10. Lack of Transparency: There is a need for better communication regarding maintenance and updates that may affect test performance.

Pricing Model Comparison: Testsigma vs. Mobot

Testsigma Pricing Overview

Testsigma provides an AI-driven test automation platform with a three-tiered pricing model to accommodate different scales of operation and testing requirements:

  • Free Plan: Geared towards smaller projects with limited testing needs.
  • Pro Plan: Offers unlimited testing minutes and a wide array of device/browser combinations, targeted at fast-growing teams.
  • Enterprise Plan: Tailored for large organizations with advanced security and support needs.

Pricing for the Pro and Enterprise plans is not listed and requires contacting the sales team for personalized quotes.

Mobot Pricing Overview

Mobot offers a tiered pricing structure aimed at various professional team requirements:

  • Mobot Live: Starts at $249 per month for self-service, live robot testing with one parallel test.
  • Mobot Managed: Begins at $1,999 per month for a fully managed testing service, suitable for engineering teams.
  • Mobot Insights: Also starting at $1,999 per month, catering to marketing and product teams with campaign monitoring services.

All tiers grant access to a robust device library and premium support, with free trials available.

Common Points in Pricing Models

Both Testsigma and Mobot employ tiered pricing strategies to serve a range of customer needs, from small-scale projects to enterprise-level operations. Each company offers various levels of service and support, ensuring that there is a plan to match the scale and complexity of the user’s requirements. They also provide access to extensive libraries of devices and browsers, ensuring comprehensive testing coverage. Both Testsigma and Mobot emphasize the importance of premium support, although the specifics of this support may vary between the two products.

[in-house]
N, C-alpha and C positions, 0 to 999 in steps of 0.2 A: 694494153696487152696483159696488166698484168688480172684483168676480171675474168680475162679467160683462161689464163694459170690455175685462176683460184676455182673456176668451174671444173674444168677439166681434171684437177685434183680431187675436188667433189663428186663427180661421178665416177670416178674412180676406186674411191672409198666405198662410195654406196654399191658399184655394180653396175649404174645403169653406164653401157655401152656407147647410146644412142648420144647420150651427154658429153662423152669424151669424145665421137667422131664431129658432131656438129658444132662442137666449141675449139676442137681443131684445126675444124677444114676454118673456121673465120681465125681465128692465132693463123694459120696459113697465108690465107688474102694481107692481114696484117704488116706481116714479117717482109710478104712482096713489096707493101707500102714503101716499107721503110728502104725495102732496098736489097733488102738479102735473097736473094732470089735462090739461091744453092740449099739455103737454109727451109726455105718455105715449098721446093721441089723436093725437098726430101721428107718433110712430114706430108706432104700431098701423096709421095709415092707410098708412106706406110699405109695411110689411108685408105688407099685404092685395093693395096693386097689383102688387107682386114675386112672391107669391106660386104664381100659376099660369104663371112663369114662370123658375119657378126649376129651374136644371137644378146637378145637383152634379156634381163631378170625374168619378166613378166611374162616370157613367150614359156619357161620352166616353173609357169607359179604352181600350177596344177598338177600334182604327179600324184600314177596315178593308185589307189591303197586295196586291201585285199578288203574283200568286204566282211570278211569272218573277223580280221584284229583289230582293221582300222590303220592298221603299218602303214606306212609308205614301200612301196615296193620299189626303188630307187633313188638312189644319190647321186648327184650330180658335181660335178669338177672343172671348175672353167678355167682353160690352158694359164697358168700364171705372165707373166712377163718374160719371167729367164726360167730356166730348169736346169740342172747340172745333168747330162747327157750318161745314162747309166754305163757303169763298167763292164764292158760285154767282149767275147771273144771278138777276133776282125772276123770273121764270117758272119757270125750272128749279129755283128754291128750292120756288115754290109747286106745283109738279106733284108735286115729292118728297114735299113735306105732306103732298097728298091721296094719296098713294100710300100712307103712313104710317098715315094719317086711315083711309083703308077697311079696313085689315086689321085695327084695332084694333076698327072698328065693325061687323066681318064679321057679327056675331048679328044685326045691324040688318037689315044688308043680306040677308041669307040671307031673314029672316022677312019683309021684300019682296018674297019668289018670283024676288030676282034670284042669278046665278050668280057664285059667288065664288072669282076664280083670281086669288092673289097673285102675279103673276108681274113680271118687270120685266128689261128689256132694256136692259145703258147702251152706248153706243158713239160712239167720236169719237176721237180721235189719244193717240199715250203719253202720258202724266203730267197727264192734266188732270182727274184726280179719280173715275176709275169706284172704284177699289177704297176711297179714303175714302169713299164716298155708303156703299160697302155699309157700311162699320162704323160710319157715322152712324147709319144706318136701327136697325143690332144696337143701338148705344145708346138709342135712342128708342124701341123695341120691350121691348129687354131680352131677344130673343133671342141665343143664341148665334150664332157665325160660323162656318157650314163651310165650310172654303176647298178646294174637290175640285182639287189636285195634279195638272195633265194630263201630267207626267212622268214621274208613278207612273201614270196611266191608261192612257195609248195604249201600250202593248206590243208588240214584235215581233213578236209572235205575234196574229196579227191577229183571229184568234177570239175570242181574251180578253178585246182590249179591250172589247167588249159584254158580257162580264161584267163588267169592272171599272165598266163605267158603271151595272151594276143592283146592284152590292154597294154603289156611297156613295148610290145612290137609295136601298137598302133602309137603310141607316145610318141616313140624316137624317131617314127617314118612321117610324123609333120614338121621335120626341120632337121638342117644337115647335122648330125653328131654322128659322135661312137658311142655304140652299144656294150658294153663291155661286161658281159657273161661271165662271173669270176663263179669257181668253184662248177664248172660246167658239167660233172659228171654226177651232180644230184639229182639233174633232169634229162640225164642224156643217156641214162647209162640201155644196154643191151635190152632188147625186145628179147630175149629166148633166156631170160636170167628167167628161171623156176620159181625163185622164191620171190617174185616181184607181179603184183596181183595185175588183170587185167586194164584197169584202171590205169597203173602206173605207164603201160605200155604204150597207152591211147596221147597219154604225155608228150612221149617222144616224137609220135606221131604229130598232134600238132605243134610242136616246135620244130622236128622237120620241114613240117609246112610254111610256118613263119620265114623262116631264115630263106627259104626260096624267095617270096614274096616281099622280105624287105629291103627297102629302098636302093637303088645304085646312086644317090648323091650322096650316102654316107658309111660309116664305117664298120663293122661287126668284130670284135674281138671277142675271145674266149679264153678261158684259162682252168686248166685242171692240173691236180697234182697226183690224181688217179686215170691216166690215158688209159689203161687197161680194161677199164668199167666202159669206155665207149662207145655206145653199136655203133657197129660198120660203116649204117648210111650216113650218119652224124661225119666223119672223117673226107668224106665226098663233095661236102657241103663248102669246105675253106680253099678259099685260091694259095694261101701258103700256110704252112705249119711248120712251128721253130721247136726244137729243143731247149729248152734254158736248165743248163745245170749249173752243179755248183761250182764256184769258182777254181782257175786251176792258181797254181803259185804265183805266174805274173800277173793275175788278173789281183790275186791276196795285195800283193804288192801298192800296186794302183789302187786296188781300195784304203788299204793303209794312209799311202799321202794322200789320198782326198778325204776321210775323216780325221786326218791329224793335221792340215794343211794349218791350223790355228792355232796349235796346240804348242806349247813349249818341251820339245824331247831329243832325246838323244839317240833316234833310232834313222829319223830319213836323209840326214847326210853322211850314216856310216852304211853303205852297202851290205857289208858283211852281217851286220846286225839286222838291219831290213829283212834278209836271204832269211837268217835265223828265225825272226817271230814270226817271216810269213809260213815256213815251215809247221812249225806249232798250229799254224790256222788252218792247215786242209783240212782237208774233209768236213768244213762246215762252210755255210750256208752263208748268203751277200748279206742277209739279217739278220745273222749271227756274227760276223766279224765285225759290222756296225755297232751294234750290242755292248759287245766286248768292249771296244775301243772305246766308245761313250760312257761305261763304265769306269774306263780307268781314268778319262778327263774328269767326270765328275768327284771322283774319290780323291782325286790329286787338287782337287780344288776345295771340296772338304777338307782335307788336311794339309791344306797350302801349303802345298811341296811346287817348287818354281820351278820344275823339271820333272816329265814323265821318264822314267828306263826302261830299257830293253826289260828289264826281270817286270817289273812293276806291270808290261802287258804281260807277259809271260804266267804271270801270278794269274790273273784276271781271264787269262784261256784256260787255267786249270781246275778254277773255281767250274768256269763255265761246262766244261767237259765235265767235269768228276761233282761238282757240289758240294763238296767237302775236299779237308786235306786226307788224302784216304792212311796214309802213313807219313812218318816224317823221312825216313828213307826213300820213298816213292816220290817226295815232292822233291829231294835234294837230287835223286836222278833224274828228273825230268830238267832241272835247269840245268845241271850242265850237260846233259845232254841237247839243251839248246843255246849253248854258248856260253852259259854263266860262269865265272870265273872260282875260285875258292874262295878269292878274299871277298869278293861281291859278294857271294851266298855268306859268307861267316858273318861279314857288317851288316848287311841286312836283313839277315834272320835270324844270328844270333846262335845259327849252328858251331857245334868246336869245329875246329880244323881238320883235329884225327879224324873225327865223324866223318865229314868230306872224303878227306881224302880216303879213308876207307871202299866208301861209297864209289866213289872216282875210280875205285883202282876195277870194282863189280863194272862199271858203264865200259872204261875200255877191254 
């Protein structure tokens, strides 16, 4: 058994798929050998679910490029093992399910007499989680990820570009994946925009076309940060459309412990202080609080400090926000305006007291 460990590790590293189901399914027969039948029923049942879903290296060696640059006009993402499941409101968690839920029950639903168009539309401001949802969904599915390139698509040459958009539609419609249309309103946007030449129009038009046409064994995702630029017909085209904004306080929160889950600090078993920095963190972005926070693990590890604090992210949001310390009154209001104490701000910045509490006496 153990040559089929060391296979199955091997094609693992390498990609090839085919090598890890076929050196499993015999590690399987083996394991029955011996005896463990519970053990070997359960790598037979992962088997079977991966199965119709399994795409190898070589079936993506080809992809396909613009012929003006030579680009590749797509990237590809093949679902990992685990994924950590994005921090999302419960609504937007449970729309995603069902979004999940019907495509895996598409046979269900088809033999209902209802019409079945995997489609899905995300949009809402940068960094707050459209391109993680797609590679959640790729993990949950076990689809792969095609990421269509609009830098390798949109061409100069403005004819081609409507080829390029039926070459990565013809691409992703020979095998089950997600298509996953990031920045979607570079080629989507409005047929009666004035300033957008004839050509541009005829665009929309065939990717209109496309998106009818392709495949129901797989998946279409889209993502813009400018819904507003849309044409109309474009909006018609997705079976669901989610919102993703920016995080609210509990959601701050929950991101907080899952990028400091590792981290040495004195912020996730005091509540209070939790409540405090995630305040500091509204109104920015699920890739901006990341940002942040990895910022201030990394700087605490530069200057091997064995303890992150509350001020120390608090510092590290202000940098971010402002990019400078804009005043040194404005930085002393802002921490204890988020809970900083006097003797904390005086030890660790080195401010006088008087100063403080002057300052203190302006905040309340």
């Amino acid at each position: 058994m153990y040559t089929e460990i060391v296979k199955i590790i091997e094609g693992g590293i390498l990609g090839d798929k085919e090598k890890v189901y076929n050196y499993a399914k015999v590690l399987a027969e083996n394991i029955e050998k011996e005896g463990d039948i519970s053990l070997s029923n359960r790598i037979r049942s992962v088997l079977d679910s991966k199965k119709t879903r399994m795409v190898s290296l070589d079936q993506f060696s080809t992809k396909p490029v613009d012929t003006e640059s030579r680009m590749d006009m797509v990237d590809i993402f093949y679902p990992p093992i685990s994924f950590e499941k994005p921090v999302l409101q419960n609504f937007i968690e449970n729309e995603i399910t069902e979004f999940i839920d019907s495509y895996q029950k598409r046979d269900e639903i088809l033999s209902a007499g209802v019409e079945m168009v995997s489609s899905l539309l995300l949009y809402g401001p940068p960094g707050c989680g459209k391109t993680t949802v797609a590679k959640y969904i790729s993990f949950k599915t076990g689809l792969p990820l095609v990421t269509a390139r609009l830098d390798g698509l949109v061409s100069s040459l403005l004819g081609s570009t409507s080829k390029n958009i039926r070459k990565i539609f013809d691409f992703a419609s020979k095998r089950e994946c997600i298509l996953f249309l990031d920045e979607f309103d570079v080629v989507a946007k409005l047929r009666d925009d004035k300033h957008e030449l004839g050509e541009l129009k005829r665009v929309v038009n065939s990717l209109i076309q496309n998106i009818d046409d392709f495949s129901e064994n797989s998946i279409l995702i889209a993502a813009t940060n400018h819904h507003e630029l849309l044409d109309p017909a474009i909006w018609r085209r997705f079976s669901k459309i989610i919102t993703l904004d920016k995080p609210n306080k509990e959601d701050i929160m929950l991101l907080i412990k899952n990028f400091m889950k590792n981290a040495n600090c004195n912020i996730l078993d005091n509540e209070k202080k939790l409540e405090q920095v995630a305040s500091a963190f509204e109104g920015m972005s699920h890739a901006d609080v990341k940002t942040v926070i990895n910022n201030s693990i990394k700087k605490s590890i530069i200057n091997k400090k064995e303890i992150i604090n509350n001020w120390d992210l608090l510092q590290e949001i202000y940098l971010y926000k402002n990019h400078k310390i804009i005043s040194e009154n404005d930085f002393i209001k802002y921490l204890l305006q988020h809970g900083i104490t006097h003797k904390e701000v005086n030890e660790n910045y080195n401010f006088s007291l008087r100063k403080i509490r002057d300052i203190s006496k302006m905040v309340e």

Key Differences in Pricing Models

The primary differences between Testsigma and Mobot’s pricing models are as follows:

  • Transparency: Mobot provides transparent pricing for its lower tiers, while Testsigma requires potential customers to contact their sales team for a custom quote for Pro and Enterprise plans.
  • Entry Point: Testsigma offers a Free plan which is suitable for limited testing capabilities, whereas Mobot’s entry-level plan starts at $249 per month.
  • Managed Services: Mobot has a distinct offering with Mobot Managed, which provides a fully managed testing service, a feature that is not explicitly mentioned in Testsigma’s tiers.
  • Target Audience: Mobot segments its plans not only by scale but also by team function (QA engineers, engineering teams, and marketing/product teams), suggesting a more specialized approach compared to Testsigma’s more generalized tiers.
  • Pricing Scale: Mobot’s pricing model is explicitly scaled by the number of parallel tests for the live testing tier, indicating a direct correlation between price and testing volume/capacity.


While both Testsigma and Mobot provide tiered solutions to cater to a variety of testing needs, the key differences lie in pricing transparency, the entry-point for services, and the specificity of managed services and target audiences. Testsigma favors a more customized approach with its pricing upon request, whereas Mobot offers more immediate pricing information, at least for its lower tiers. Understanding these differences is crucial for teams to select the right service that aligns with their testing requirements and budget constraints.